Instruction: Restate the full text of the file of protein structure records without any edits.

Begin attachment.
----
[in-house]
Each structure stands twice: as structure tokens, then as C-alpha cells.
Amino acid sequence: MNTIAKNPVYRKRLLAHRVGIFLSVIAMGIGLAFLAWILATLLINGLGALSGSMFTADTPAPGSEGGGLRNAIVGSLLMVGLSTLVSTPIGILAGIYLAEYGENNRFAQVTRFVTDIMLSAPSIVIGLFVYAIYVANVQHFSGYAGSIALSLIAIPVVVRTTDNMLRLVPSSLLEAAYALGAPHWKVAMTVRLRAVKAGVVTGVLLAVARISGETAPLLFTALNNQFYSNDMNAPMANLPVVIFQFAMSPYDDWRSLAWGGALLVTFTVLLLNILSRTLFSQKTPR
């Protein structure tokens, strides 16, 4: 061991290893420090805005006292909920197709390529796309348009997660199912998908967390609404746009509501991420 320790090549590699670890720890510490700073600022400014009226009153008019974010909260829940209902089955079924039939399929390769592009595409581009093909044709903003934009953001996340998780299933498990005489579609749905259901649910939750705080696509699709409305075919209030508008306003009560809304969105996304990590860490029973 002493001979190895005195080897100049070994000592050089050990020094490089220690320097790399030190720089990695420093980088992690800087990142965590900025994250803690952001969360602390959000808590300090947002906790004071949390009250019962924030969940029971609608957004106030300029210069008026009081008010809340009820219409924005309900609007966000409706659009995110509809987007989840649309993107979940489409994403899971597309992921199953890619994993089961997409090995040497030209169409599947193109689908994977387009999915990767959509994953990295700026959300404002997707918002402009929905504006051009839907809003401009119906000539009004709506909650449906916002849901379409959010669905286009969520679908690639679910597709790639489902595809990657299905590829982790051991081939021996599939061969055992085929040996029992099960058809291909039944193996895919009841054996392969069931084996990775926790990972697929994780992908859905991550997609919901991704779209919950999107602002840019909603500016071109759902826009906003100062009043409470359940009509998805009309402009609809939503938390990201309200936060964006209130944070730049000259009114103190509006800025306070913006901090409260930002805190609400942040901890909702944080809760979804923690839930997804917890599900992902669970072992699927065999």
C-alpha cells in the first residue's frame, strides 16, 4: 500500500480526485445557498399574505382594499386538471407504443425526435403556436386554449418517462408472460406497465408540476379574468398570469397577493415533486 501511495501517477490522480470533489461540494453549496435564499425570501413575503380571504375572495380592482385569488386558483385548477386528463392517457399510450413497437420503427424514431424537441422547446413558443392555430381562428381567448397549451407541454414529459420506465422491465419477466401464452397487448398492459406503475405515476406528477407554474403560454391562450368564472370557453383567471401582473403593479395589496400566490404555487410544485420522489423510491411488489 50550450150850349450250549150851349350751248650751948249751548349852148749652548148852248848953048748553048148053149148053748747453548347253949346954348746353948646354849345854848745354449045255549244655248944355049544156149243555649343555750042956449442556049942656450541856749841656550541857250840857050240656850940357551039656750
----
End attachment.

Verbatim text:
[in-house]
Each structure stands twice: as structure tokens, then as C-alpha cells.
Amino acid sequence: MNTIAKNPVYRKRLLAHRVGIFLSVIAMGIGLAFLAWILATLLINGLGALSGSMFTADTPAPGSEGGGLRNAIVGSLLMVGLSTLVSTPIGILAGIYLAEYGENNRFAQVTRFVTDIMLSAPSIVIGLFVYAIYVANVQHFSGYAGSIALSLIAIPVVVRTTDNMLRLVPSSLLEAAYALGAPHWKVAMTVRLRAVKAGVVTGVLLAVARISGETAPLLFTALNNQFYSNDMNAPMANLPVVIFQFAMSPYDDWRSLAWGGALLVTFTVLLLNILSRTLFSQKTPR
């Protein structure tokens, strides 16, 4: 061991290893420090805005006292909920197709390529796309348009997660199912998908967390609404746009509501991420 320790090549590699670890720890510490700073600022400014009226009153008019974010909260829940209902089955079924039939399929390769592009595409581009093909044709903003934009953001996340998780299933498990005489579609749905259901649910939750705080696509699709409305075919209030508008306003009560809304969105996304990590860490029973 002493001979190895005195080897100049070994000592050089050990020094490089220690320097790399030190720089990695420093980088992690800087990142965590900025994250803690952001969360602390959000808590300090947002906790004071949390009250019962924030969940029971609608957004106030300029210069008026009081008010809340009820219409924005309900609007966000409706659009995110509809987007989840649309993107979940489409994403899971597309992921199953890619994993089961997409090995040497030209169409599947193109689908994977387009999915990767959509994953990295700026959300404002997707918002402009929905504006051009839907809003401009119906000539009004709506909650449906916002849901379409959010669905286009969520679908690639679910597709790639489902595809990657299905590829982790051991081939021996599939061969055992085929040996029992099960058809291909039944193996895919009841054996392969069931084996990775926790990972697929994780992908859905991550997609919901991704779209919950999107602002840019909603500016071109759902826009906003100062009043409470359940009509998805009309402009609809939503938390990201309200936060964006209130944070730049000259009114103190509006800025306070913006901090409260930002805190609400942040901890909702944080809760979804923690839930997804917890599900992902669970072992699927065999």
C-alpha cells in the first residue's frame, strides 16, 4: 500500500480526485445557498399574505382594499386538471407504443425526435403556436386554449418517462408472460406497465408540476379574468398570469397577493415533486 501511495501517477490522480470533489461540494453549496435564499425570501413575503380571504375572495380592482385569488386558483385548477386528463392517457399510450413497437420503427424514431424537441422547446413558443392555430381562428381567448397549451407541454414529459420506465422491465419477466401464452397487448398492459406503475405515476406528477407554474403560454391562450368564472370557453383567471401582473403593479395589496400566490404555487410544485420522489423510491411488489 50550450150850349450250549150851349350751248650751948249751548349852148749652548148852248848953048748553048148053149148053748747453548347253949346954348746353948646354849345854848745354449045255549244655248944355049544156149243555649343555750042956449442556049942656450541856749841656550541857250840857050240656850940357551039656750